In my own life my memories of many nights at a funeral viewing and a lengthy funeral where I was seated 10 feet from my mothers open casket left indelible scars on my memory. I am still get bothered by this over sixty years later. It was one thing to suffer from viewing a cold grey corpse but the tradition of having to kiss the corpse sent shudders up my spine when I had to do this. Family tradition be damned…I will never subject my loved ones to remember me as a cold grey pasty corpse. I have already told my older brother, who was my guardian, that  I will not participate in this tradition when he passes on and he totally understands, however his wife simply must follow tradition.

For me I want people to remember a smiling, youthful, mischievous, old person who enjoyed life to the fullest, loved taking risks, and believed family was everything.

I also do not want my loved ones to inherit an administrative nightmare as my brother and I did by my mother letting a friend be executor and a relative being her lawyer. This was a recipe for disaster. Being only 11 when mom died the estate had to be put on hold with the Provincial Supreme Court until I was 21 years old. Over the ten years the Executor friend, the relative lawyer, and the Supreme Court, literally financially raped our estate of 75 % of the value.

My wife and I have good wills – a living one , and a dying one. Both my wife and my funeral arrangements are paid for. I have ensured a trust company and my oldest son be co-executors. Believe it or not, and a lot of people won’t believe it, it’s cheaper that way than having Uncle Charlie or whomever take care of everything (who as Executor legally is entitled to 3% of your estate ) even though they do not have the skill or experience. It can, in fact, be substantially more expensive to have a relative assigned.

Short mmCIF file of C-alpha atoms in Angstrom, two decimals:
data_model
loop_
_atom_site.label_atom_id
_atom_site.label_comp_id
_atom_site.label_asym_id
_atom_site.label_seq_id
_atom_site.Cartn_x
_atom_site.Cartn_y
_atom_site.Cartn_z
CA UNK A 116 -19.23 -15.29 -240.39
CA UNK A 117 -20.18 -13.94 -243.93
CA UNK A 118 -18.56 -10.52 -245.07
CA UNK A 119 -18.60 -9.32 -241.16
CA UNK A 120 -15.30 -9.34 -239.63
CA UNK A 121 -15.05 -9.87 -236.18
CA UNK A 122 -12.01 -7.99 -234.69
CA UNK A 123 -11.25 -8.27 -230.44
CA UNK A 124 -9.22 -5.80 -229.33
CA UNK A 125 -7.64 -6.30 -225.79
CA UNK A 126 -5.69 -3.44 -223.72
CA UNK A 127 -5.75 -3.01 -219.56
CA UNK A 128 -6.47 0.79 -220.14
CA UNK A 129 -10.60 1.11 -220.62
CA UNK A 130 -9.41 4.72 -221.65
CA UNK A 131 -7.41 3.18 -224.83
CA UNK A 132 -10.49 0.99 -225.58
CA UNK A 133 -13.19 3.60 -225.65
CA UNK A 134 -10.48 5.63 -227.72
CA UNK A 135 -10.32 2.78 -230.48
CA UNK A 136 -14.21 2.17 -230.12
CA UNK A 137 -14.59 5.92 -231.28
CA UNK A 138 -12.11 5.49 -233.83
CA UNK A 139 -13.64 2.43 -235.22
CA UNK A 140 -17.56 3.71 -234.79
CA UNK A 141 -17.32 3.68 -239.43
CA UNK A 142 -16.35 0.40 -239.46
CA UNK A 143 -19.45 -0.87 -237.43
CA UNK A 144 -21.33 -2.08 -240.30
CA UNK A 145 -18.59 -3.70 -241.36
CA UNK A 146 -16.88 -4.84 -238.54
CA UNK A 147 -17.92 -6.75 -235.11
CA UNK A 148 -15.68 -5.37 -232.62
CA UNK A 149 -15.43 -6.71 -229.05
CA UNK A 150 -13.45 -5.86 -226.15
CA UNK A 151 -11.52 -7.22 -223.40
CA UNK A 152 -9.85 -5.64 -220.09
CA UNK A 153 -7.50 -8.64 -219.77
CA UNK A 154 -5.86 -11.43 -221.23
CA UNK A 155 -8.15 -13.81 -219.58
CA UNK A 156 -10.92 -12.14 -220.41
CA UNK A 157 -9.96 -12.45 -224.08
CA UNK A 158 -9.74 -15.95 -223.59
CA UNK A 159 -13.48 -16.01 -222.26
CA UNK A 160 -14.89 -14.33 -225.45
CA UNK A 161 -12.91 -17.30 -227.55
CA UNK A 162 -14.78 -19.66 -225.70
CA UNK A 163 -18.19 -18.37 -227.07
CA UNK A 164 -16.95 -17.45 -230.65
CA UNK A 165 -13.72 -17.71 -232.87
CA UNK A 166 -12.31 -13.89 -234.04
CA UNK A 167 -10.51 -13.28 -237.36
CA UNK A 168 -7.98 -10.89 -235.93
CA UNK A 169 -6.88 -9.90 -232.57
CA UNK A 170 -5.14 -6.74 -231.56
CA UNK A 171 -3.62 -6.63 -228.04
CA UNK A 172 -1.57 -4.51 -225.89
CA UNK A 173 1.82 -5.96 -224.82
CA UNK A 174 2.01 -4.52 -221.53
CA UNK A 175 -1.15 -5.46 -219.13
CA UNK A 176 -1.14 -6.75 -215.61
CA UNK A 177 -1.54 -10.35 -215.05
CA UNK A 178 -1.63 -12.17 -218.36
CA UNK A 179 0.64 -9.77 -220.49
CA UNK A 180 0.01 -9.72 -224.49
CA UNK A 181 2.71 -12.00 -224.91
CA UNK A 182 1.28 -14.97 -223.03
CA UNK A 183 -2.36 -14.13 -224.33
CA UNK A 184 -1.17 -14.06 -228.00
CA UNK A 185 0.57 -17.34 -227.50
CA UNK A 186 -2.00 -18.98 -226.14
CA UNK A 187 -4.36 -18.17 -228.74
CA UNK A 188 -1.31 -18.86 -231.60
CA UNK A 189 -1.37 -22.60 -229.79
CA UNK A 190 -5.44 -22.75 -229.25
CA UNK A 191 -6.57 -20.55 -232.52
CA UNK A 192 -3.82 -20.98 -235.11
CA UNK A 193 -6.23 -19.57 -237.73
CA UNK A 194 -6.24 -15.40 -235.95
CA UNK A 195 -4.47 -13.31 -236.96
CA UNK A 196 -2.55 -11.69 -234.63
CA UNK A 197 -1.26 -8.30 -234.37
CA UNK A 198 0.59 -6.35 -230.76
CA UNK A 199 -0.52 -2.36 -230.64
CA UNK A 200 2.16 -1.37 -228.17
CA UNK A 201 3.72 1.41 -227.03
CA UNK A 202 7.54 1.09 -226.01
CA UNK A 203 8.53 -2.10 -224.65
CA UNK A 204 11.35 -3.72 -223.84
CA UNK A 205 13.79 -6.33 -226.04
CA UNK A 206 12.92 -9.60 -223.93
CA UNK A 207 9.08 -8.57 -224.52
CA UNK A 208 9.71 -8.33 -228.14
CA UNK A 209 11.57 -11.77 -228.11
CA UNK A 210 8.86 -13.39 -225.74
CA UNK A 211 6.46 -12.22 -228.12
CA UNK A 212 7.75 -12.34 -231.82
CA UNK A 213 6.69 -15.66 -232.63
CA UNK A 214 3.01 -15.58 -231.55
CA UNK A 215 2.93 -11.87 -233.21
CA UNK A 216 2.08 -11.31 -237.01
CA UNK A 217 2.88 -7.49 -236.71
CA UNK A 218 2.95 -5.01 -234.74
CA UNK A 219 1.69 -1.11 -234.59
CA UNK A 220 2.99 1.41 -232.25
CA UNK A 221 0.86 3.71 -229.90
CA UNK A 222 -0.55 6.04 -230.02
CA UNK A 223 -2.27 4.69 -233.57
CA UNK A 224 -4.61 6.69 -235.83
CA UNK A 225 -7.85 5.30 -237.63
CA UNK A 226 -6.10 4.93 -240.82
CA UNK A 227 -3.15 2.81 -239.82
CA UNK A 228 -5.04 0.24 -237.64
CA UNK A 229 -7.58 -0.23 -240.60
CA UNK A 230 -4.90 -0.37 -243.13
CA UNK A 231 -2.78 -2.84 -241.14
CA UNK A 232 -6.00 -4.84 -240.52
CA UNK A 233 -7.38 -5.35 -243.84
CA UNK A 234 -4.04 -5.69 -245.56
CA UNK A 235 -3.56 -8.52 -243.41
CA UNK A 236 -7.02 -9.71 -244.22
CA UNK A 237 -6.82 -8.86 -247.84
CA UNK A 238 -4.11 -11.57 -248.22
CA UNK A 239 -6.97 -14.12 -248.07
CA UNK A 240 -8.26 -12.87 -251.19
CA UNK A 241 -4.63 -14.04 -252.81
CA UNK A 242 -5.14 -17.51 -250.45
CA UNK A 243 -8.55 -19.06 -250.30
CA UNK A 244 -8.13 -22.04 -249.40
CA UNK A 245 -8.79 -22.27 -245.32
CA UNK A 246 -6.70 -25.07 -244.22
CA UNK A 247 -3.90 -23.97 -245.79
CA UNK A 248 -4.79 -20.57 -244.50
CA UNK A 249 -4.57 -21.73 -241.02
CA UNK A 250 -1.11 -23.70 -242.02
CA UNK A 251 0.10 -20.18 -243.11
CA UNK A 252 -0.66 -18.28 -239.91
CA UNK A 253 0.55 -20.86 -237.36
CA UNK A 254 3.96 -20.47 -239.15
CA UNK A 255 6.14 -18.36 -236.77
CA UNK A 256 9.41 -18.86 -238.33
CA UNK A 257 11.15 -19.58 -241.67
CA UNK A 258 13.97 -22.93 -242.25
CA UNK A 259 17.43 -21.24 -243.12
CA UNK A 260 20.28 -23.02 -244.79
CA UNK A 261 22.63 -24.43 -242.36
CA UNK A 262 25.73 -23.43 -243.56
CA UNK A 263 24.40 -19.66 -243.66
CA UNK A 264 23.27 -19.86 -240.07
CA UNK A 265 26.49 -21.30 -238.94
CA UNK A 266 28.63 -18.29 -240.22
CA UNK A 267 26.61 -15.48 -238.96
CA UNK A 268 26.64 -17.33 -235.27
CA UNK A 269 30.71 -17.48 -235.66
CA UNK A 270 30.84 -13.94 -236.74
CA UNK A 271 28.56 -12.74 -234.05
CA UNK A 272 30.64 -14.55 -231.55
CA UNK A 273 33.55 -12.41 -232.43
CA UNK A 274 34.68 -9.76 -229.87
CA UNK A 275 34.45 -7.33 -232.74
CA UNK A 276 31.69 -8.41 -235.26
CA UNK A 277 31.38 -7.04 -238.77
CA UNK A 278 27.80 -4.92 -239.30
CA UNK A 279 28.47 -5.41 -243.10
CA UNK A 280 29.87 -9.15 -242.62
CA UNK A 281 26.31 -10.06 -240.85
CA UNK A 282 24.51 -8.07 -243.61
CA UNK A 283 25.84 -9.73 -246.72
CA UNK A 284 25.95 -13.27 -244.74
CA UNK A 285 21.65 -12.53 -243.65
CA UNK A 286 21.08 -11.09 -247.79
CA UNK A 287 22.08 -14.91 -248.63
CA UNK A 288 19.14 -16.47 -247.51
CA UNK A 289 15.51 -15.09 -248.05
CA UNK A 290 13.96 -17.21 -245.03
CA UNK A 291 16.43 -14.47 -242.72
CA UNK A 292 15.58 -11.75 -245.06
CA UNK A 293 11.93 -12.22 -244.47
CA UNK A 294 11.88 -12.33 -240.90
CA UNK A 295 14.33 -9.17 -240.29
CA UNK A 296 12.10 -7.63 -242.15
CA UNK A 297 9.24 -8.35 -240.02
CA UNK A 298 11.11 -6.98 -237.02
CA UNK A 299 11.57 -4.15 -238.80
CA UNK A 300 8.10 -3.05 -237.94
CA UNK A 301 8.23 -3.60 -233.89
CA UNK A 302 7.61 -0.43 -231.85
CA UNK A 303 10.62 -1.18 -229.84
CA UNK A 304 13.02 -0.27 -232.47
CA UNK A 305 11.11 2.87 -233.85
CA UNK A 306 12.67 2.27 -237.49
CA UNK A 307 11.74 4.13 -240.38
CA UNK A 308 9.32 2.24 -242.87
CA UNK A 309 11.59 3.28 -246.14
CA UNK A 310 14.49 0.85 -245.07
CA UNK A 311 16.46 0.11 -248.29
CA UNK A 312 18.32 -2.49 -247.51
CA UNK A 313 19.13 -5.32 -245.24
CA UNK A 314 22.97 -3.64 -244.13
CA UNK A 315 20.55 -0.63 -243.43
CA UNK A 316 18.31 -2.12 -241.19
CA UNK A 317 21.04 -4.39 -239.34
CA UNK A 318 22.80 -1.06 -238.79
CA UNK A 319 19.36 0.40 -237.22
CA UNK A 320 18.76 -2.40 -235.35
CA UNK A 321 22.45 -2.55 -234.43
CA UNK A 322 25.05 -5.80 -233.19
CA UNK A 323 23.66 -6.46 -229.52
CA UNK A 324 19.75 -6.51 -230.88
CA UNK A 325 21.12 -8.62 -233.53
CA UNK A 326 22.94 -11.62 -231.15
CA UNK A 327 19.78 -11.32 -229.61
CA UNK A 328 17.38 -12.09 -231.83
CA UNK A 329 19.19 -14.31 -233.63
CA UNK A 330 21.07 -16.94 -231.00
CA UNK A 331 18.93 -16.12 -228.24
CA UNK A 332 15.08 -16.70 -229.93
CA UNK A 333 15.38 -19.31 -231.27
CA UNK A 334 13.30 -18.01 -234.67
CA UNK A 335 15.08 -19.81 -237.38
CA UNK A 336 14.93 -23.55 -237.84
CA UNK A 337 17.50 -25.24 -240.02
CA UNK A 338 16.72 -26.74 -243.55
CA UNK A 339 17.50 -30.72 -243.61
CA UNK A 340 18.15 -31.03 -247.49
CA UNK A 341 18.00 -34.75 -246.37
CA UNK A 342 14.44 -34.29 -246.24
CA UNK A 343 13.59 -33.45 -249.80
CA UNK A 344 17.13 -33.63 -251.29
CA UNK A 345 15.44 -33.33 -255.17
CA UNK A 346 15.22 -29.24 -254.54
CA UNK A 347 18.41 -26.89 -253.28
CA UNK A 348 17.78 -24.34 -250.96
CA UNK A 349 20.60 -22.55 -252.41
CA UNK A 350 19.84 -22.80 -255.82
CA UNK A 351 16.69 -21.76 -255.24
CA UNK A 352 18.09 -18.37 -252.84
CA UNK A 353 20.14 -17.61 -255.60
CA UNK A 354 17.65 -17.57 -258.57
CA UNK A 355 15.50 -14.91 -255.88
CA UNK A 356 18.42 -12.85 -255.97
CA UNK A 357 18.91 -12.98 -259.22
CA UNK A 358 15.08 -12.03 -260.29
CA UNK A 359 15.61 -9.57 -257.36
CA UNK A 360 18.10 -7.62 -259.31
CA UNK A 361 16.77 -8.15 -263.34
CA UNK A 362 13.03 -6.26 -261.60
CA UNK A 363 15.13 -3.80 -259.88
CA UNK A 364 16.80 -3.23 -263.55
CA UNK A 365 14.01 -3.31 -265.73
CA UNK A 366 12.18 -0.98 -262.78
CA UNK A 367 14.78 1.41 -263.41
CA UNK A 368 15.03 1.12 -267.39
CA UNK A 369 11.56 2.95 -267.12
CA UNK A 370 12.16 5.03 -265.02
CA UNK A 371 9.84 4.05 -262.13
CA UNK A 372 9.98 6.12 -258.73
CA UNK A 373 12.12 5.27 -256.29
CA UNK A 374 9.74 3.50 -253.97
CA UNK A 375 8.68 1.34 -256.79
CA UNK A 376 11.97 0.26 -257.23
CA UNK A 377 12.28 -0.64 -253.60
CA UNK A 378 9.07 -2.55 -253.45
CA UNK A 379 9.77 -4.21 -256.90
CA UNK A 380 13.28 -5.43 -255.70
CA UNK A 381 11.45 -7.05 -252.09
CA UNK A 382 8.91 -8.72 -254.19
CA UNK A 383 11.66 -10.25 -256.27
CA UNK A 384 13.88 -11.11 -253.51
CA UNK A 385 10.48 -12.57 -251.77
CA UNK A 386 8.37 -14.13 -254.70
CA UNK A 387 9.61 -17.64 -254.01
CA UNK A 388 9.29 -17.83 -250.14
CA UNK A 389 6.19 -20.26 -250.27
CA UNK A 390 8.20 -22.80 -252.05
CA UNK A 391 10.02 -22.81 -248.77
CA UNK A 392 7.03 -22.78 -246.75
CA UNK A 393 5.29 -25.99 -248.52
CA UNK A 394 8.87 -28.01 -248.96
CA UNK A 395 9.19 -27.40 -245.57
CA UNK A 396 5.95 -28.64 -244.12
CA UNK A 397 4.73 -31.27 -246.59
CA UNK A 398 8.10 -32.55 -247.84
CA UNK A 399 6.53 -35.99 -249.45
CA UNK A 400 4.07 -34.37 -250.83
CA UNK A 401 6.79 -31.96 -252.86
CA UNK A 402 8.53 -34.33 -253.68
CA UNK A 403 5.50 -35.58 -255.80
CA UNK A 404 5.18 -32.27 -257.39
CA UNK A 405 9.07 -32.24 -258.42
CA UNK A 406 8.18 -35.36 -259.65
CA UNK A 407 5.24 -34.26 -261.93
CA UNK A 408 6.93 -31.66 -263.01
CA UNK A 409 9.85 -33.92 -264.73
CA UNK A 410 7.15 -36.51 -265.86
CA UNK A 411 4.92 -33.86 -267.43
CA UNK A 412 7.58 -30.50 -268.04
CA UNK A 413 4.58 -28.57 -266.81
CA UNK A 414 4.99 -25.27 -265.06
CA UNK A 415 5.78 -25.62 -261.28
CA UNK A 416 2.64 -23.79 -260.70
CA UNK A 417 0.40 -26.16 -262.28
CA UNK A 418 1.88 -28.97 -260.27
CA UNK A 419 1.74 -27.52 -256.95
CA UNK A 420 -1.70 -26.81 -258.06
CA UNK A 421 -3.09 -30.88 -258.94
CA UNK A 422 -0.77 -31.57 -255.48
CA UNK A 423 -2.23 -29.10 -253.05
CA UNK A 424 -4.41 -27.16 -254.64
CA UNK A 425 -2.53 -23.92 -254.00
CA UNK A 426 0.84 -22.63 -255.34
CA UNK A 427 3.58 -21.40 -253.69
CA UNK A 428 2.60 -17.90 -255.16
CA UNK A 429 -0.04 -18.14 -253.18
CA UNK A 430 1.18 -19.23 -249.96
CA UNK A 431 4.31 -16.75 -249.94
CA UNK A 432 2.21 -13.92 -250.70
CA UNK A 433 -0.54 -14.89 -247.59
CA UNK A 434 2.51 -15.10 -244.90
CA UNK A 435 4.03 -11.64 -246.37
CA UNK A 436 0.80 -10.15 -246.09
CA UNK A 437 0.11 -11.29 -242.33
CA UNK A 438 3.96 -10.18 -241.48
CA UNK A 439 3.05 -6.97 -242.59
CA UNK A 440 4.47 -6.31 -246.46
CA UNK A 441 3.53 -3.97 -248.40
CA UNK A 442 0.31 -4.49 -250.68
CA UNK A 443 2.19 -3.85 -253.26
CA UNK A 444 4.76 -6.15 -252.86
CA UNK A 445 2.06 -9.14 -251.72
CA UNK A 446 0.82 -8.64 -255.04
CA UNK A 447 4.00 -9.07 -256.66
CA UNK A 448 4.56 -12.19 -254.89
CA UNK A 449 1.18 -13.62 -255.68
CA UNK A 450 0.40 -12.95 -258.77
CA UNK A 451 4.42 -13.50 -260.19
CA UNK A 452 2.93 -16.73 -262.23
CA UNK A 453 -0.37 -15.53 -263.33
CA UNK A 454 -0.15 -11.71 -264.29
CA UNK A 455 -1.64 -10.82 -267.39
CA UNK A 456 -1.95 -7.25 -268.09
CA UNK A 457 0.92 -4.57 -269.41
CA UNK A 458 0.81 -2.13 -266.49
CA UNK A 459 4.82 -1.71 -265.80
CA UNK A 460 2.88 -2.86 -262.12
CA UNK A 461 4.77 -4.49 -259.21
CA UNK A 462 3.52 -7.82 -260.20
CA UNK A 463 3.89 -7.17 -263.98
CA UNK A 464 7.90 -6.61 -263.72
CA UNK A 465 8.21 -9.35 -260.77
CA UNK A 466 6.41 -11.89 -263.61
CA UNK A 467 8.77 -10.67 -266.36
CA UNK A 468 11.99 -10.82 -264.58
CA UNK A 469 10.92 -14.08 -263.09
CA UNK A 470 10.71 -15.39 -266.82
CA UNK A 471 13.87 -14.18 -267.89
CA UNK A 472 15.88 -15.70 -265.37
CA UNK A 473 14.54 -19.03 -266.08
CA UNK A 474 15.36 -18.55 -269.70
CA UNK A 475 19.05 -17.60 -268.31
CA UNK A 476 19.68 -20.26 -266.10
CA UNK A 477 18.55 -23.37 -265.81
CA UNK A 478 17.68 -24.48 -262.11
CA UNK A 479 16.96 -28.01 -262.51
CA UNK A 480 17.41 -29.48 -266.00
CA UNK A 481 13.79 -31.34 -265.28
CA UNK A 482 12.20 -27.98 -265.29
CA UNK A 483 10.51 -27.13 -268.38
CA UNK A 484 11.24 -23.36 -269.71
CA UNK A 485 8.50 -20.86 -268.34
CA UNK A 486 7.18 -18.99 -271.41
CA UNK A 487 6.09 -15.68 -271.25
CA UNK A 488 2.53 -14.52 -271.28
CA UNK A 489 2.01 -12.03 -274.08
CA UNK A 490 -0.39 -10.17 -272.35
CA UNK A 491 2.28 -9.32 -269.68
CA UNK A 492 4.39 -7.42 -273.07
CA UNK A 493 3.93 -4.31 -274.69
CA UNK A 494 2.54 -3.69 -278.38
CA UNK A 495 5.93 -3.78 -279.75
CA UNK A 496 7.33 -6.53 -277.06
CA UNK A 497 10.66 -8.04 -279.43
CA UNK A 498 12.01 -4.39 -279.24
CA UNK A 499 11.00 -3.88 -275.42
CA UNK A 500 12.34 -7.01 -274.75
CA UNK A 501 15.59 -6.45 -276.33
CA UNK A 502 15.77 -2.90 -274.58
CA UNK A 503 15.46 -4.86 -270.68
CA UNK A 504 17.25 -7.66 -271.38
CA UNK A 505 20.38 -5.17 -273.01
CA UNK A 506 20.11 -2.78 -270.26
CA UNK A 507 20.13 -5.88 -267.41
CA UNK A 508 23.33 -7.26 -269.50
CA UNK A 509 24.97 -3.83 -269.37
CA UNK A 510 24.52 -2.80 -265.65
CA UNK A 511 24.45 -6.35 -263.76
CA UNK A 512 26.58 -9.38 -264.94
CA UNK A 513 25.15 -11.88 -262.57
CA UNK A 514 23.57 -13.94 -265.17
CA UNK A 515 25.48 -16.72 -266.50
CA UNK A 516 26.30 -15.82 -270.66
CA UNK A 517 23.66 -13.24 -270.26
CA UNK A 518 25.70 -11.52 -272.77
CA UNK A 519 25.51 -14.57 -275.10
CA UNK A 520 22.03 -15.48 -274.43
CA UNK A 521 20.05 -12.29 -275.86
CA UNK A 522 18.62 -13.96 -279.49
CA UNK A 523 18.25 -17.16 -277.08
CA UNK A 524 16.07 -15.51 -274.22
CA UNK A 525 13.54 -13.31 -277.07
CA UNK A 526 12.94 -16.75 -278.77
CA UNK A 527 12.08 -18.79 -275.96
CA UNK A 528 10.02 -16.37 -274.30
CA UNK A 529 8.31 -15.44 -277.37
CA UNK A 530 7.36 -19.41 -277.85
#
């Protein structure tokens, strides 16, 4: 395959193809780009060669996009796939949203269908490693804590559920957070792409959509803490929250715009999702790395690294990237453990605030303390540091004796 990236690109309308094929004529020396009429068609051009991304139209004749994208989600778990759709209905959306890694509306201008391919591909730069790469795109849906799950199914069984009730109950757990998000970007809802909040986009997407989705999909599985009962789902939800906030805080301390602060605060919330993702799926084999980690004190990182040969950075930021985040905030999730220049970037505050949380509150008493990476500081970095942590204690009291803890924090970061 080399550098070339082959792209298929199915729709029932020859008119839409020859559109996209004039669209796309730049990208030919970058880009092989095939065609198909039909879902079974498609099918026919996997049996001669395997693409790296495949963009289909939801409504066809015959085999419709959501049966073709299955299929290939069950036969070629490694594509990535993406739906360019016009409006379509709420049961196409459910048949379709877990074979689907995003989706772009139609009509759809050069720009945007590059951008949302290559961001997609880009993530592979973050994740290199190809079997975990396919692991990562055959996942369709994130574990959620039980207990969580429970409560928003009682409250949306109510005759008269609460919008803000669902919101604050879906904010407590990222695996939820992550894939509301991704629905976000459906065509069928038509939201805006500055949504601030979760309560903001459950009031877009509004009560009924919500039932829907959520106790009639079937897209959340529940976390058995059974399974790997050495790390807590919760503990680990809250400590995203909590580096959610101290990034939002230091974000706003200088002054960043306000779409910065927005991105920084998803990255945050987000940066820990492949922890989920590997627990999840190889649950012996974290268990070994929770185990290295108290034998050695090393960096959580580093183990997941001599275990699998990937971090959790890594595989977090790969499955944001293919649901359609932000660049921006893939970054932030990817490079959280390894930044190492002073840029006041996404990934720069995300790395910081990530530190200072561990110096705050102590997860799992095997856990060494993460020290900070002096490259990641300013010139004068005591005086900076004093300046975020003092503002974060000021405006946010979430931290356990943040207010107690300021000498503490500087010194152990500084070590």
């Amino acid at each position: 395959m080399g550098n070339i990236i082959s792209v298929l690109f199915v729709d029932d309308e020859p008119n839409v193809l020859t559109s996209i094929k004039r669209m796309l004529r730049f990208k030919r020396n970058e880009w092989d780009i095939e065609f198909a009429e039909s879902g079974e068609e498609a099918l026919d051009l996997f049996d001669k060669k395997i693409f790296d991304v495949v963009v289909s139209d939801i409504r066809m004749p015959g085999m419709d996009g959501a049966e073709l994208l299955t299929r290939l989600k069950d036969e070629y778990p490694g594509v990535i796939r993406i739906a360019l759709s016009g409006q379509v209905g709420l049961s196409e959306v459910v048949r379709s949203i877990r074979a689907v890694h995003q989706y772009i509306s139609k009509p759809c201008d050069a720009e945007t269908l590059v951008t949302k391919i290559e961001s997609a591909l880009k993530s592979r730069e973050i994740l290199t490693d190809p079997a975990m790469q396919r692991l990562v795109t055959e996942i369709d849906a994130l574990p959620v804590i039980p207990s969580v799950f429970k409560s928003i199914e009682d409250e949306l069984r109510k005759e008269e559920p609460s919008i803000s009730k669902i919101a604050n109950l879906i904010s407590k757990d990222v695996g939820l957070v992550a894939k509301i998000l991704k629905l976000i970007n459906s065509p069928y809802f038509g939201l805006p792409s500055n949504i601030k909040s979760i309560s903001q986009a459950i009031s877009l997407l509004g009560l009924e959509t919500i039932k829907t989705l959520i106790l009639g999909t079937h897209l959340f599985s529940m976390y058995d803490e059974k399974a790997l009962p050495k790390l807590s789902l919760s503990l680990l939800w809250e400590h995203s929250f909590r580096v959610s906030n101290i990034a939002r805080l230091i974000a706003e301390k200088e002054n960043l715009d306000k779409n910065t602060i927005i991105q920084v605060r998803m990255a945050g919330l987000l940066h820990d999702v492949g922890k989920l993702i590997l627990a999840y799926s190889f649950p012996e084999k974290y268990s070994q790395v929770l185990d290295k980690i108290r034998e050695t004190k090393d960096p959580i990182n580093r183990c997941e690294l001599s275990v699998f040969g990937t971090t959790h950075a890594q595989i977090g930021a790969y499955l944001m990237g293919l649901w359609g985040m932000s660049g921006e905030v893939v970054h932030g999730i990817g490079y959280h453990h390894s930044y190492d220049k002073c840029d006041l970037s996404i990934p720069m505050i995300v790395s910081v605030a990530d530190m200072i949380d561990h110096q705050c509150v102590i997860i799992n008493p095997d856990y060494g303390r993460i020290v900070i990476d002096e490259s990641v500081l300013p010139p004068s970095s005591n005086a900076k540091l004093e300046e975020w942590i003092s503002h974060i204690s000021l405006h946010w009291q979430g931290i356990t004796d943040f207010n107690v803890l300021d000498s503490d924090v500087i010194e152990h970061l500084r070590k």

People do not realize the mammoth amount of succession laws and tax implications there are to deal with. An executor who is ignorant of this can cost your loved ones extra heartaches and money. If some children have loans from parents which are unpaid this can cause stress among siblings if no one like a professional trust executor (who gets paid the same as Uncle Charlie) is handling the finances. Nothing causes problems, divisions, and hard feelings more than inheritance money mismanaged.

As far as my attitude about the act of dying——–I would hope my heavenly Maker would tend to agree with me when I say I have a good relationship with Him. After providing several miracles in my life, two involving almost certain death I know he knows my name. I am not afraid of dying and I have a contentment about after my death, however I really don’t want to rush the experience or suffer. The only grief I have about leaving this world is the effect on loved ones.

As a guy who likes white water canoeing, roller-coasters, and who believes that age is just a number I would finish by saying I have had a blessed life and it has been a wonderful ride.

2 thoughts on “Guest Blogger – My Dad on Death and Dying

  1. I agree. Nice post, Scott’s dad!

    When my dad died, I got to see his body on the hospital’s bed. Even though the body looked like my dad’s, I felt that something had changed. It was a really sad moment, but the worst part was when I saw the hospital’s staff taking my dad’s body, all wrapped-up in white sheets, to a room where they put them until they are picked up by the family. Then, at the funeral’s home, my mom and my brother saw him in his coffin, and they decided to keep it closed the whole time. When I try to open it to see my dad, and when asked them why we were keeping the coffin closed, they told me that the people at the funeral’s home fixed my dad in a way that didn’t look like my dad usually looked like. They shaved his beard, but left a thin mustache, which my dad never wore. My mom and brother didn’t want me to remember him that way.